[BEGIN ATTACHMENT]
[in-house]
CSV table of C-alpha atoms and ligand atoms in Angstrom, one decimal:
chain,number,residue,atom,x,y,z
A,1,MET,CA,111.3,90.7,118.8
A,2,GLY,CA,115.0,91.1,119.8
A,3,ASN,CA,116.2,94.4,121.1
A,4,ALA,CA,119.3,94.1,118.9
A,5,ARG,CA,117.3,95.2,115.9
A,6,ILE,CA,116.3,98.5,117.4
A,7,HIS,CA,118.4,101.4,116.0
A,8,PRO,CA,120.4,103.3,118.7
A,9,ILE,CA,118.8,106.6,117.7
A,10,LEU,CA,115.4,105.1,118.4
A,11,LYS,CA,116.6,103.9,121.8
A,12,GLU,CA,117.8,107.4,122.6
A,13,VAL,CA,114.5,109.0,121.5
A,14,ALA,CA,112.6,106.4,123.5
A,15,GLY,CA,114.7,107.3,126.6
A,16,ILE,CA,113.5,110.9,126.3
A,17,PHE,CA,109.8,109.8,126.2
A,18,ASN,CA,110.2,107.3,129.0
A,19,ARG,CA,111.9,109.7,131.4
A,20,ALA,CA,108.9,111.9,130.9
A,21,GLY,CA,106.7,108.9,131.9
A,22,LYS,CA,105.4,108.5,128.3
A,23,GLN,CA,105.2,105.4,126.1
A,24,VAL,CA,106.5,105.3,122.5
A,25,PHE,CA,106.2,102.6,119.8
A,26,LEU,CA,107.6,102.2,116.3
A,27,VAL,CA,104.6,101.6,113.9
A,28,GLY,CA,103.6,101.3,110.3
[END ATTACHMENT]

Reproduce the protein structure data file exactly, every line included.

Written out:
[in-house]
CSV table of C-alpha atoms and ligand atoms in Angstrom, one decimal:
chain,number,residue,atom,x,y,z
A,1,MET,CA,111.3,90.7,118.8
A,2,GLY,CA,115.0,91.1,119.8
A,3,ASN,CA,116.2,94.4,121.1
A,4,ALA,CA,119.3,94.1,118.9
A,5,ARG,CA,117.3,95.2,115.9
A,6,ILE,CA,116.3,98.5,117.4
A,7,HIS,CA,118.4,101.4,116.0
A,8,PRO,CA,120.4,103.3,118.7
A,9,ILE,CA,118.8,106.6,117.7
A,10,LEU,CA,115.4,105.1,118.4
A,11,LYS,CA,116.6,103.9,121.8
A,12,GLU,CA,117.8,107.4,122.6
A,13,VAL,CA,114.5,109.0,121.5
A,14,ALA,CA,112.6,106.4,123.5
A,15,GLY,CA,114.7,107.3,126.6
A,16,ILE,CA,113.5,110.9,126.3
A,17,PHE,CA,109.8,109.8,126.2
A,18,ASN,CA,110.2,107.3,129.0
A,19,ARG,CA,111.9,109.7,131.4
A,20,ALA,CA,108.9,111.9,130.9
A,21,GLY,CA,106.7,108.9,131.9
A,22,LYS,CA,105.4,108.5,128.3
A,23,GLN,CA,105.2,105.4,126.1
A,24,VAL,CA,106.5,105.3,122.5
A,25,PHE,CA,106.2,102.6,119.8
A,26,LEU,CA,107.6,102.2,116.3
A,27,VAL,CA,104.6,101.6,113.9
A,28,GLY,CA,103.6,101.3,110.3